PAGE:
6 killed in fierce fighting over Libyan airport

The Associated PressJuly 13, 2014 

Mideast Libya

Smoke rises on the horizon in Tripoli, Libya, early Sunday, July 13, 2014. Explosions and gunfire have been heard around the international airport in Libya's capital as airlines have canceled some international flights. The fighting erupted Sunday morning, though it was unclear who was involved. Libya has seen fierce fighting between rival militias since the 2011 civil war that toppled dictator Moammar Gadhafi.


— At least six people were killed and 25 injured Sunday when rival militias battled for the control of the international airport in Libya's capital. Civil aviation authorities announced the airport will be closed for three days because of security concerns.

Gunfire from the battles echoed through Tripoli as fierce fighting raged between Libyan forces and allied militias and a powerful militia from the western city of Zintan that controls the airport, a member of a revolutionary battalion attached to Libya's army chief of staff that took part in the battle said.

Those living in the vicinity said troops surrounded the airfield and fired rockets at buildings inside. Thick columns of black smoke rose overhead and could be seen from downtown Tripoli.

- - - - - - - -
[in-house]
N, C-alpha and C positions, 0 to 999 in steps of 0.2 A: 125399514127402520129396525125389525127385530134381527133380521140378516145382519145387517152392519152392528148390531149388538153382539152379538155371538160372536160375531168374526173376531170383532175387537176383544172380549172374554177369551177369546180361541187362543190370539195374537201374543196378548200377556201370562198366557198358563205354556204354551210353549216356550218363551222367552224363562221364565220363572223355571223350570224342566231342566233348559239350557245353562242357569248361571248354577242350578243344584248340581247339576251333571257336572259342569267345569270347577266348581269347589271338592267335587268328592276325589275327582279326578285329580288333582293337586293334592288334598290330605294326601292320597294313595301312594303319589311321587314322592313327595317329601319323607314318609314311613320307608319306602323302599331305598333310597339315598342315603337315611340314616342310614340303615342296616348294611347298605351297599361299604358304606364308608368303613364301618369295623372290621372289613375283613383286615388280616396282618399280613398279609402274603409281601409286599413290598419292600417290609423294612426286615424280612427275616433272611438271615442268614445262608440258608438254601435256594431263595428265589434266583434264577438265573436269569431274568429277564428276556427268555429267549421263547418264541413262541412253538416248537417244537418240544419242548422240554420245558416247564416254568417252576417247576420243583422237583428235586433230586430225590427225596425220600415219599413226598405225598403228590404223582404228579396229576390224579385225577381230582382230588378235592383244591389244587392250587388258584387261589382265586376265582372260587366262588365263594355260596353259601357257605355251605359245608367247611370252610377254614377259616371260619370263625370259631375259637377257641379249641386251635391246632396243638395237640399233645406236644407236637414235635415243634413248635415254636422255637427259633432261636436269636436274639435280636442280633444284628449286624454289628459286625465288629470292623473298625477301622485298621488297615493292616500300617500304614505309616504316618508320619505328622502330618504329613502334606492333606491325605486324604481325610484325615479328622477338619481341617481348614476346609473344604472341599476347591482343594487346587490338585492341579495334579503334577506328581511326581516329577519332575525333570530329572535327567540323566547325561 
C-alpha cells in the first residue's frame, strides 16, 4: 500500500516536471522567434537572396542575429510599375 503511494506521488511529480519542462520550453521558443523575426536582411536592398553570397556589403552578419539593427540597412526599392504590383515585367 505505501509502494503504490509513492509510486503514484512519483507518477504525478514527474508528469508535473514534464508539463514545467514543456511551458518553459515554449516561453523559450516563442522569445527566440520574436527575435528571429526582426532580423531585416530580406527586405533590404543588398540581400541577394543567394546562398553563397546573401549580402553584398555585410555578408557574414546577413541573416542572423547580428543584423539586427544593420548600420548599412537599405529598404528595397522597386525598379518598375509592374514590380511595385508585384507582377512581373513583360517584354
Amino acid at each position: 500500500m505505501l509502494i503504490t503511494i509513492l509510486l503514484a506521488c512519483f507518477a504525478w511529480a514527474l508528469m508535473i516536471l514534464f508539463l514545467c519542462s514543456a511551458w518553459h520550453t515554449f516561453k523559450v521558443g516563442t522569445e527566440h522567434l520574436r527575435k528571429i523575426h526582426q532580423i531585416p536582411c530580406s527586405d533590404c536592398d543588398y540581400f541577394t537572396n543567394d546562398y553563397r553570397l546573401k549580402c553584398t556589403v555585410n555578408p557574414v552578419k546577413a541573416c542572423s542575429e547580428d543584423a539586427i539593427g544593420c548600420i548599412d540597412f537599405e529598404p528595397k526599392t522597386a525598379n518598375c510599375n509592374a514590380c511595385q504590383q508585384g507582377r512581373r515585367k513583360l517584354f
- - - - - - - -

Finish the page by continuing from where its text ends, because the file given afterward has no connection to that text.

The health ministry said six people were killed in the fighting and 25 were wounded.

Authorities said Saturday that the airport was to have been handed over into government control. The government largely relies on the same militias to police the streets as its security forces remain in disarray.

The powerful Zintan militia had taken control of the airport, providing security for the strategic installation, following the fall of longtime dictator Moammar Gadhafi in 2011.

The militias, many of them organized to fight against Gadhafi troops, remained a powerful component in the post-war Libya, filling the void left by weak police and security and cooperating with the government to provide order.

But rivalries between militias for control and resources were also the cause for fierce fighting among them; and posed a constant challenge to the central government.

On Sunday, the country's civil aviation authority said the airport will be shut for three days pending the security situation, advising airlines to land at other airports in Libya.

Egypt's national carrier EgyptAir said it canceled two flights Sunday to Tripoli as hundreds of travelers remained inside the airport waiting for it to re-open. Both British Airways and Turkish Airlines also canceled flights Sunday.

The Olympian is pleased to provide this opportunity to share information, experiences and observations about what's in the news. Some of the comments may be reprinted elsewhere in the site or in the newspaper. We encourage lively, open debate on the issues of the day, and ask that you refrain from profanity, hate speech, personal comments and remarks that are off point. Thank you for taking the time to offer your thoughts.

Commenting FAQs | Terms of Service